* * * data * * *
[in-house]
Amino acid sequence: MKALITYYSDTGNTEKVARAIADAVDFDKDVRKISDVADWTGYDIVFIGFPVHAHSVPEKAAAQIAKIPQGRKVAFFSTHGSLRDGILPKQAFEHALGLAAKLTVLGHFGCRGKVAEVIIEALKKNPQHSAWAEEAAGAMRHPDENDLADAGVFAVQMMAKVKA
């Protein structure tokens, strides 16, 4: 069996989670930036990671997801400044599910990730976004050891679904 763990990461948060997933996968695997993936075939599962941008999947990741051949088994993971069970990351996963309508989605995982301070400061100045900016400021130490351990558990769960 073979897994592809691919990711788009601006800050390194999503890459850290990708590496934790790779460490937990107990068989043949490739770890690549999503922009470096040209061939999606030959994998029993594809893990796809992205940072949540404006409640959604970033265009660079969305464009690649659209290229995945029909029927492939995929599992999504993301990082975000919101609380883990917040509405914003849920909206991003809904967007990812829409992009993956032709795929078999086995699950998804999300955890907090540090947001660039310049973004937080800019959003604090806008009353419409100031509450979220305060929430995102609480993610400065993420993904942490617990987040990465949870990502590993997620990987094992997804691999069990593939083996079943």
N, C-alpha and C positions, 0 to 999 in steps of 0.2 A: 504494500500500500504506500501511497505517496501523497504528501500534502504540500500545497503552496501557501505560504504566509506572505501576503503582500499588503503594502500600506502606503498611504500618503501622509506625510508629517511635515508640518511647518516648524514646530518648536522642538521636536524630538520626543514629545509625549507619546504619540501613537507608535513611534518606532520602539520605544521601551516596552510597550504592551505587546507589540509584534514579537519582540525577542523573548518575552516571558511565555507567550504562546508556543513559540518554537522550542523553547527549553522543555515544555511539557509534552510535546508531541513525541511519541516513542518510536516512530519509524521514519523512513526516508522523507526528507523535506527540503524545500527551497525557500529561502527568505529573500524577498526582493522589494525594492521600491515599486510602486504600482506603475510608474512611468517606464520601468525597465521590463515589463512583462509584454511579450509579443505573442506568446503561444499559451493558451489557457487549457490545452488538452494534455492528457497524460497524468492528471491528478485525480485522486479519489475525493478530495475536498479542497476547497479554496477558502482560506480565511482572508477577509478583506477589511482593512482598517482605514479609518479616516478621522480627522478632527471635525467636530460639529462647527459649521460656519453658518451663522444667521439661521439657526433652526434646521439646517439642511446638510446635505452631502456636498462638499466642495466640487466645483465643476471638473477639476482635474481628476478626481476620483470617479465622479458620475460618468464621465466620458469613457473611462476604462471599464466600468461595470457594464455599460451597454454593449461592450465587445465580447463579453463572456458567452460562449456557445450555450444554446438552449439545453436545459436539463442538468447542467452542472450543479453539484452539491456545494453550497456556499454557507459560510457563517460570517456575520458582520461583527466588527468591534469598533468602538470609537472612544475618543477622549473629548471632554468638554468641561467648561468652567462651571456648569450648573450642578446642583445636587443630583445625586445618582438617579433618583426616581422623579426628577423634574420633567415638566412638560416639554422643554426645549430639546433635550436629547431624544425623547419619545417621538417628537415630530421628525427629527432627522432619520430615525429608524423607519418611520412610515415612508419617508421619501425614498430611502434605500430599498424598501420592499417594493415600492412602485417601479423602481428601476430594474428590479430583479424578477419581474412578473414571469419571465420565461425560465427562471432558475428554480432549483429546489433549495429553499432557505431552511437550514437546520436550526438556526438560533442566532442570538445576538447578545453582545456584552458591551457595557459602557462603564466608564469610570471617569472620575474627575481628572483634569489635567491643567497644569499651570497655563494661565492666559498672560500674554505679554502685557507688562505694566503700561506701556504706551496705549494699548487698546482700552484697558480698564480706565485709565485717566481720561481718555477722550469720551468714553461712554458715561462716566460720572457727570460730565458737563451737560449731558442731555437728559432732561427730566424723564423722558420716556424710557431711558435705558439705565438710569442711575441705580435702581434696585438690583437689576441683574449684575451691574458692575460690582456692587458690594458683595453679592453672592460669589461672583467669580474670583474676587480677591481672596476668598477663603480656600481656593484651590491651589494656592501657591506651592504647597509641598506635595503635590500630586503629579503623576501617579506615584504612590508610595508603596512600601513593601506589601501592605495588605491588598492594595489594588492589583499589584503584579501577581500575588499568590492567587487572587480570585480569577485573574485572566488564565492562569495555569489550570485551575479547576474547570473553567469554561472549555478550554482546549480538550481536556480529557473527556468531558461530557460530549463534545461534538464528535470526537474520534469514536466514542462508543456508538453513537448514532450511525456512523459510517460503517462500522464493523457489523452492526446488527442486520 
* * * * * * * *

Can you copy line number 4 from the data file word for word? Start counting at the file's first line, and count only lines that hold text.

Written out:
N, C-alpha and C positions, 0 to 999 in steps of 0.2 A: 504494500500500500504506500501511497505517496501523497504528501500534502504540500500545497503552496501557501505560504504566509506572505501576503503582500499588503503594502500600506502606503498611504500618503501622509506625510508629517511635515508640518511647518516648524514646530518648536522642538521636536524630538520626543514629545509625549507619546504619540501613537507608535513611534518606532520602539520605544521601551516596552510597550504592551505587546507589540509584534514579537519582540525577542523573548518575552516571558511565555507567550504562546508556543513559540518554537522550542523553547527549553522543555515544555511539557509534552510535546508531541513525541511519541516513542518510536516512530519509524521514519523512513526516508522523507526528507523535506527540503524545500527551497525557500529561502527568505529573500524577498526582493522589494525594492521600491515599486510602486504600482506603475510608474512611468517606464520601468525597465521590463515589463512583462509584454511579450509579443505573442506568446503561444499559451493558451489557457487549457490545452488538452494534455492528457497524460497524468492528471491528478485525480485522486479519489475525493478530495475536498479542497476547497479554496477558502482560506480565511482572508477577509478583506477589511482593512482598517482605514479609518479616516478621522480627522478632527471635525467636530460639529462647527459649521460656519453658518451663522444667521439661521439657526433652526434646521439646517439642511446638510446635505452631502456636498462638499466642495466640487466645483465643476471638473477639476482635474481628476478626481476620483470617479465622479458620475460618468464621465466620458469613457473611462476604462471599464466600468461595470457594464455599460451597454454593449461592450465587445465580447463579453463572456458567452460562449456557445450555450444554446438552449439545453436545459436539463442538468447542467452542472450543479453539484452539491456545494453550497456556499454557507459560510457563517460570517456575520458582520461583527466588527468591534469598533468602538470609537472612544475618543477622549473629548471632554468638554468641561467648561468652567462651571456648569450648573450642578446642583445636587443630583445625586445618582438617579433618583426616581422623579426628577423634574420633567415638566412638560416639554422643554426645549430639546433635550436629547431624544425623547419619545417621538417628537415630530421628525427629527432627522432619520430615525429608524423607519418611520412610515415612508419617508421619501425614498430611502434605500430599498424598501420592499417594493415600492412602485417601479423602481428601476430594474428590479430583479424578477419581474412578473414571469419571465420565461425560465427562471432558475428554480432549483429546489433549495429553499432557505431552511437550514437546520436550526438556526438560533442566532442570538445576538447578545453582545456584552458591551457595557459602557462603564466608564469610570471617569472620575474627575481628572483634569489635567491643567497644569499651570497655563494661565492666559498672560500674554505679554502685557507688562505694566503700561506701556504706551496705549494699548487698546482700552484697558480698564480706565485709565485717566481720561481718555477722550469720551468714553461712554458715561462716566460720572457727570460730565458737563451737560449731558442731555437728559432732561427730566424723564423722558420716556424710557431711558435705558439705565438710569442711575441705580435702581434696585438690583437689576441683574449684575451691574458692575460690582456692587458690594458683595453679592453672592460669589461672583467669580474670583474676587480677591481672596476668598477663603480656600481656593484651590491651589494656592501657591506651592504647597509641598506635595503635590500630586503629579503623576501617579506615584504612590508610595508603596512600601513593601506589601501592605495588605491588598492594595489594588492589583499589584503584579501577581500575588499568590492567587487572587480570585480569577485573574485572566488564565492562569495555569489550570485551575479547576474547570473553567469554561472549555478550554482546549480538550481536556480529557473527556468531558461530557460530549463534545461534538464528535470526537474520534469514536466514542462508543456508538453513537448514532450511525456512523459510517460503517462500522464493523457489523452492526446488527442486520 